Bosnia, the overachieving student

17 December 2007 by Emmanuel Chicon

Ever since its first hearings in September 2005, the War Crimes Chamber in Bosnia-Herzegovina, based in Sarajevo, has been running at full steam. With the December 14 opening of the trial of Nisvet Gasal and Musajb Kukavica, two former Bosnian soldiers accused of running a concentration camp for nearly 300 Croats, this court is now carrying out 15 trials against 37 individuals from all sides of the conflict. The Chamber is heir to the ICTY, which has already transferred nine defendants to its jurisdiction.

Two years after getting down to work, this mixed national-international court, which operates within the State Court of Bosnia-Herzegovina, is doing a fairly impressive job. A total of 76 people are currently being prosecuted by this chamber. The young institution is also hearing the most important group trial for genocide currently being held in the world, that of 11 Bosnian Serbs who operated in the Srebrenica region. "When we started talking about a local court that would pick up the cases transferred by the ICTY, the Bosnians were really skeptical," says Nerma Jelacic, national director of the Balkan Investigative Reporting Network (BIRN), which is covering the trial before this chamber. "But this has really exceeded our expectations," she adds.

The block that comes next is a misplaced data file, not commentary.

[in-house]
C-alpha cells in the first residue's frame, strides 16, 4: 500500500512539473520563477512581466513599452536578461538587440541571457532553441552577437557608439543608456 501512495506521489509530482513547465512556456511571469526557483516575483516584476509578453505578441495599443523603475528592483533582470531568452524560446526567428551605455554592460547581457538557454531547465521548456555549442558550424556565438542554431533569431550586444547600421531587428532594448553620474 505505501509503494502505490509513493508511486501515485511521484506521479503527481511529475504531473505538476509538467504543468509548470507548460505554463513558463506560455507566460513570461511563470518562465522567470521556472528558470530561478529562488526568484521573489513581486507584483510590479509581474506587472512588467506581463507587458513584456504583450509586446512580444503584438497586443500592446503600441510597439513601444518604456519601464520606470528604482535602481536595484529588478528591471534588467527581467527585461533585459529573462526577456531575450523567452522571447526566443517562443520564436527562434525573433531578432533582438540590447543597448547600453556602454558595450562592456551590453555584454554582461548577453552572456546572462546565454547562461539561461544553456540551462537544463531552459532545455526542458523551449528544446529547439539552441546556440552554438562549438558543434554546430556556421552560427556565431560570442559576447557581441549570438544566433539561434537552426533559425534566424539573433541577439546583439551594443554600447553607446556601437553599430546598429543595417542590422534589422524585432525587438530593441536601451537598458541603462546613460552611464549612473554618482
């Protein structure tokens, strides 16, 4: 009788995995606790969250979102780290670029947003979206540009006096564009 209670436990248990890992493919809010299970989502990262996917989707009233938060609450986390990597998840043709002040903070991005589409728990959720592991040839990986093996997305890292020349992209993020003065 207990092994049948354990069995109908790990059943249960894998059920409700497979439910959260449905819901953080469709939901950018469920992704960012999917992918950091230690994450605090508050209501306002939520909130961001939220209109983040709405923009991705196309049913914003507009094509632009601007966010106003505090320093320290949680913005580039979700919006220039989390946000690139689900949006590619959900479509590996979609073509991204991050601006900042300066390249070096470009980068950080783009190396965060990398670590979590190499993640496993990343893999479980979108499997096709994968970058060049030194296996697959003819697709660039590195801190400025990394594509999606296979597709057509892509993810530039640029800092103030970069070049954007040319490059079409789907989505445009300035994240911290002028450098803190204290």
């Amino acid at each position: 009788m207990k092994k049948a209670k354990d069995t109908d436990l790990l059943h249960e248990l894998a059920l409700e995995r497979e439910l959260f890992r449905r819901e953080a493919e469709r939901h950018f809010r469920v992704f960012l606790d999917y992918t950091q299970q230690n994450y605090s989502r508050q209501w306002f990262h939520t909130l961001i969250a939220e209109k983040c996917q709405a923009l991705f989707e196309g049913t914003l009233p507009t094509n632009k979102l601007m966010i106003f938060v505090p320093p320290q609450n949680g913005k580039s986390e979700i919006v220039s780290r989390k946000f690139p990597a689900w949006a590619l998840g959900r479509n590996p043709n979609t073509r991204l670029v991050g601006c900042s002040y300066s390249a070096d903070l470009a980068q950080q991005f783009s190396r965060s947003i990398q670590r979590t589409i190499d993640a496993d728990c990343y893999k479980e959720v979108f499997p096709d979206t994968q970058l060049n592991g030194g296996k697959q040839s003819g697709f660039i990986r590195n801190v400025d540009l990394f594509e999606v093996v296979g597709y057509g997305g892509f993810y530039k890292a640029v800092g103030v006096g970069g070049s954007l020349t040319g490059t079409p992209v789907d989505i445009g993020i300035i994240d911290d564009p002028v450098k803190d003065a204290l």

"When we started talking about a local court that would pick up the cases transferred by the ICTY, the Bosnians were really skeptical. But this has really exceeded our expectations," says Nerma Jelacic, national director of BIRN

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